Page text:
The tax hike called temporary is here to stay

The Minnesota Senate tax committee is proposing an income tax increase to help the state out of its financial woes. But committee members also are saying that this will be just a temporary increase, and that it will expire in 2014.

I'll believe that expiration date when I've seen our legislators repeal the "temporary" 3 percent sales tax that was instituted decades ago to bridge a gap in revenue. Temporary has become permanent, and has grown by more than 250 percent. Don't think for a moment that a temporary income tax increase won't find itself suddenly becoming permanent.



The final safety net for people with disabilities

The disability community agrees very strongly that we cannot tolerate any fraudulent Personal Care Assistance (PCA) practices (editorial, April 20). We support many current proposals that ensure fraudulent providers are not allowed to continue. At the same time, we believe that valuable PCA services for thousands of Minnesotans should be preserved when making changes to the program.

Much of the recent growth in the PCA program can be attributed to two deliberate policy decisions made in Minnesota. First, the state decided to serve individuals with disabilities in the community rather than in more costly institutions. Second, we drastically cut other community-based services, which left the PCA program as the final safety net for people with disabilities in our communities.

Many of the PCA proposals moving forward in the name of "reform" simply eliminate or limit PCA services for many of the individuals and families who genuinely rely on this program to live in and contribute to our communities. The needs of these 6,000 to 6,800 individuals with disabilities and older Minnesotans will not go away if their PCA services are cut. We will simply pay for them elsewhere in the system at a much higher cost.


St. Paul; cochairs, Minnesota Consortium for Citizens with Disabilities

Zoning for trader joe's

If its granted, every city grocery is disadvantaged

Jon Tevlin's April 22 column about the interest by Trader Joe's to obtain a variance to build a store in the Whittier neighborhood was an insult to members of the Wedge Co-op and the community they have served for 35 years. I drive past numerous grocery stores to shop at the Wedge because of the high-quality food, as well as the kind and knowledgeable people who work there. They do this at prices as low or lower than the corporate chain stores like Trader Joe's. Perhaps the analyst from Mintel International who made the derogatory comments about co-ops and their shoppers could learn from the success of the Wedge Natural Foods Co-op.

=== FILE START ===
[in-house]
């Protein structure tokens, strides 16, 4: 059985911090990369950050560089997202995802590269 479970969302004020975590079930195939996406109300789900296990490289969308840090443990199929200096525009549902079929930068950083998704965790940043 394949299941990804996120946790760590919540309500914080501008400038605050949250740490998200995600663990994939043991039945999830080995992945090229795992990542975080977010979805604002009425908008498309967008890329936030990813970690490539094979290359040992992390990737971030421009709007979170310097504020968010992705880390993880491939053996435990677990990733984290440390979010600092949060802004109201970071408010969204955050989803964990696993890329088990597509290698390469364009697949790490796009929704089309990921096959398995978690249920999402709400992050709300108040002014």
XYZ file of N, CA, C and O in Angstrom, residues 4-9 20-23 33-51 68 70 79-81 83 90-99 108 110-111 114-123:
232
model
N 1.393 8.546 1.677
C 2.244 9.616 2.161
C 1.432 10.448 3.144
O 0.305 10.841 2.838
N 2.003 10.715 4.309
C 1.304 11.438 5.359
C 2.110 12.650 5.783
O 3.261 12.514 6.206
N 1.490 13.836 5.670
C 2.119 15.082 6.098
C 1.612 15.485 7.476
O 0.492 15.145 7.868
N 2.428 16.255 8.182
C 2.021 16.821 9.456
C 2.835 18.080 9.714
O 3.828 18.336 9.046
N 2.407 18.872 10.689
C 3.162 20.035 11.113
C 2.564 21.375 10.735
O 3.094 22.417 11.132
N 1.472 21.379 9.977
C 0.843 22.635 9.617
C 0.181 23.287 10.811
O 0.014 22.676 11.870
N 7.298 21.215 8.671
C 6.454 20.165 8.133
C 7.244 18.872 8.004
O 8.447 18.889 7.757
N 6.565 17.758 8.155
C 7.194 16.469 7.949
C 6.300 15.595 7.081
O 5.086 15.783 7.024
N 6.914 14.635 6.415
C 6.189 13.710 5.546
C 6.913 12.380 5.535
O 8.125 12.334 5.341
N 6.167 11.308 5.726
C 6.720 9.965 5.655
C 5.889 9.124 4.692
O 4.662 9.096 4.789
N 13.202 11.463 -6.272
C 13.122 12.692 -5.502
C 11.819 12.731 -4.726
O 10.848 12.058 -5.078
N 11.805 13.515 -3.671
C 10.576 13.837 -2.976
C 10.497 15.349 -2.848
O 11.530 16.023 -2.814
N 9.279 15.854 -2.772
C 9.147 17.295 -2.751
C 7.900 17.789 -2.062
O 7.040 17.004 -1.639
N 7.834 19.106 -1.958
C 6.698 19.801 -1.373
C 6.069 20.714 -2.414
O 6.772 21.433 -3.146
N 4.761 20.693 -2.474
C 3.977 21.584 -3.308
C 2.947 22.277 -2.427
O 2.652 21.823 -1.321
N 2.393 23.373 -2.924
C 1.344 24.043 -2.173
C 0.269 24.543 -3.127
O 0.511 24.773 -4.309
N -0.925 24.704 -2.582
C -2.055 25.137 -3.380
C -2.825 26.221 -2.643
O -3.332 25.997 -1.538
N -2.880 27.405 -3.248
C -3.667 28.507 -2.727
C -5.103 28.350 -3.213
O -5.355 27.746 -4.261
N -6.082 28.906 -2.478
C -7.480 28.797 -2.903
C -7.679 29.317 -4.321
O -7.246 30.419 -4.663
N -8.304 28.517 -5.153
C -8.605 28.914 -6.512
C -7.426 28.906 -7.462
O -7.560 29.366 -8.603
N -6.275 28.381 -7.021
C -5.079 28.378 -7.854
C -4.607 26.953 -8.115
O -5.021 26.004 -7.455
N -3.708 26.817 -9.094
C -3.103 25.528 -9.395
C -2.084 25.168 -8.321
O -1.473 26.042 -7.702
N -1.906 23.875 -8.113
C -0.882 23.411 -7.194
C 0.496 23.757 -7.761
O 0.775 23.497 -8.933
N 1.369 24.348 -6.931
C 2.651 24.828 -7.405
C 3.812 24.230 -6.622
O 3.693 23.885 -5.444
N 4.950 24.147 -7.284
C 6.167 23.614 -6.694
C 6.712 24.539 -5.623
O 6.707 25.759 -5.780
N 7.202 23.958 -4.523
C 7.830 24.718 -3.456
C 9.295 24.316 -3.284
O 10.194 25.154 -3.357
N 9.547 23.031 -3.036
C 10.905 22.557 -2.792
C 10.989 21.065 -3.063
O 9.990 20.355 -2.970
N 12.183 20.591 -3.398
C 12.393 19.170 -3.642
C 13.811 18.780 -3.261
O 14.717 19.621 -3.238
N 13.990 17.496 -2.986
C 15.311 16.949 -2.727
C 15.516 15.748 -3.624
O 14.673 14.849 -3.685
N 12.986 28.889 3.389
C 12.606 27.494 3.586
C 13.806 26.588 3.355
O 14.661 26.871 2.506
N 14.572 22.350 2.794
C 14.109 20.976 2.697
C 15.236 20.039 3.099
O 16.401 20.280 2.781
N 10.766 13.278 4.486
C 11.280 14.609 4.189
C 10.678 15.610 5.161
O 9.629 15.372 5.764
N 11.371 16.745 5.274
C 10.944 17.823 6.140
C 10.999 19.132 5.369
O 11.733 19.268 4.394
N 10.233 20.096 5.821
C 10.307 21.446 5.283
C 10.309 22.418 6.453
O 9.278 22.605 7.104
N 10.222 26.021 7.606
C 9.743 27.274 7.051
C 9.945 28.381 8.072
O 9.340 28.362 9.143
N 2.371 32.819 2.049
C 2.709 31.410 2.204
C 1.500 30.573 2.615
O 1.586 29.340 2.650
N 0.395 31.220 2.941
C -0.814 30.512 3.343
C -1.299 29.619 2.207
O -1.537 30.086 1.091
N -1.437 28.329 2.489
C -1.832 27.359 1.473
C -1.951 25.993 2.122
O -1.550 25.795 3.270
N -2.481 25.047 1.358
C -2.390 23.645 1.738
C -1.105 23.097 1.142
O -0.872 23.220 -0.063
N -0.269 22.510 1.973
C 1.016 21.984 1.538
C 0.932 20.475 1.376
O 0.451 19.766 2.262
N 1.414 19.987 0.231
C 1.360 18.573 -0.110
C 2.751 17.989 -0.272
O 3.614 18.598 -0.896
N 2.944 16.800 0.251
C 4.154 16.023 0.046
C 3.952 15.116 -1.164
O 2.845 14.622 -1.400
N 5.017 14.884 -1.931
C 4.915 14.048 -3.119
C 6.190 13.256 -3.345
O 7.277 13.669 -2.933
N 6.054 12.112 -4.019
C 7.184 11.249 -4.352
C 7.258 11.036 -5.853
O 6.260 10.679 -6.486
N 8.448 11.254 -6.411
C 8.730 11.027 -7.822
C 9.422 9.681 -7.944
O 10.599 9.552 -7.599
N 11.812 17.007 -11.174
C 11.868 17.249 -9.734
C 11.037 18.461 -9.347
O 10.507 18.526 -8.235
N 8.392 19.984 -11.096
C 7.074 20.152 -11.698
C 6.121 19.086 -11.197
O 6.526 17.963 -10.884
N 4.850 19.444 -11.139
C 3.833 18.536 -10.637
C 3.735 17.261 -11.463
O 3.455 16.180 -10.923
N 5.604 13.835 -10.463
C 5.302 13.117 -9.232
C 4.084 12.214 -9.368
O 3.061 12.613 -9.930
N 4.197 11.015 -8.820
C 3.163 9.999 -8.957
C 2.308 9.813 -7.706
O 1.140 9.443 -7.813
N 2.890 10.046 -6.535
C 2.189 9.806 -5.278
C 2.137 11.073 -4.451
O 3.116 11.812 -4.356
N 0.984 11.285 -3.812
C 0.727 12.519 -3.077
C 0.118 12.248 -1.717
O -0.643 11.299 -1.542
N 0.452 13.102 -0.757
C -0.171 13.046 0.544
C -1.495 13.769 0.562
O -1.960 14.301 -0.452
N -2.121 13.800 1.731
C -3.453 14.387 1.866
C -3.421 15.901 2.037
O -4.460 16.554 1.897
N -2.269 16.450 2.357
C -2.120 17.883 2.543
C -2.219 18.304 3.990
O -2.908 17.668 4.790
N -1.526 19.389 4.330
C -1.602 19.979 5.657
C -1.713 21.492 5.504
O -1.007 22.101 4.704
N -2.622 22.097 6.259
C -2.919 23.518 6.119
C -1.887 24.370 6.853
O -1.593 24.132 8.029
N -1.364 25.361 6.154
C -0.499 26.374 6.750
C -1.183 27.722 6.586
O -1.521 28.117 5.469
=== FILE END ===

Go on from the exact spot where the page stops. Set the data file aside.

Most important, why should an international corporation, such as Trader Joe's, be given the advantage of selling wine and beer when this has been denied to the Wedge and every other local grocery business in Minneapolis? It makes you wonder why the mayor and City Council members would risk alienating constituents to get this passed?



It's official: Coleman is delaying the inevitable

Many have suspected Republican Norm Coleman of just trying to delay the inevitable seating of Al Franken as Minnesota's second senator. That seemed overly cynical until his legal team's recent filing, asking for more time to file a brief "to fully develop and consider the issues on appeal."

If Coleman and his attorneys have a good case for an appeal, which they have been developing since before the ruling, they should be able to file quickly. Their need for more time indicates that they know they don't have a good case for appeal.

Clearly, the only reason Coleman is appealing is to delay the inevitable.


The ABCs of beekeeping

When honey bees sting, it's for a good cause

James Lileks ("Beekeeping's all the buzz, but it comes with ... bees," April 19) would like to have his readers believe that honey bees exist only to sting children, when in fact honey bees sting to protect their hive.

The "bee" on the school bus was more likely a yellow jacket or a wasp.

Lileks should have informed his readers that even in the city, without pollination, there will not be fruit on the fruit trees, nor flowers, etc. With the decline of honey bees in the United States, educating readers about the value of this resource might be a good idea.





American standards are independent of Al-Qaida

The writer of the April 22 Letter of the Day suggests that since Al-Qaida wouldn't abide by the Geneva Conventions then the United States needn't either.

So, when we seek ethical guidance for our actions do we no longer ask ourselves, "What would Jesus do?", but rather, "What would Khalid Sheikh Mohammed do?"

Is this what has become of our city on a hill?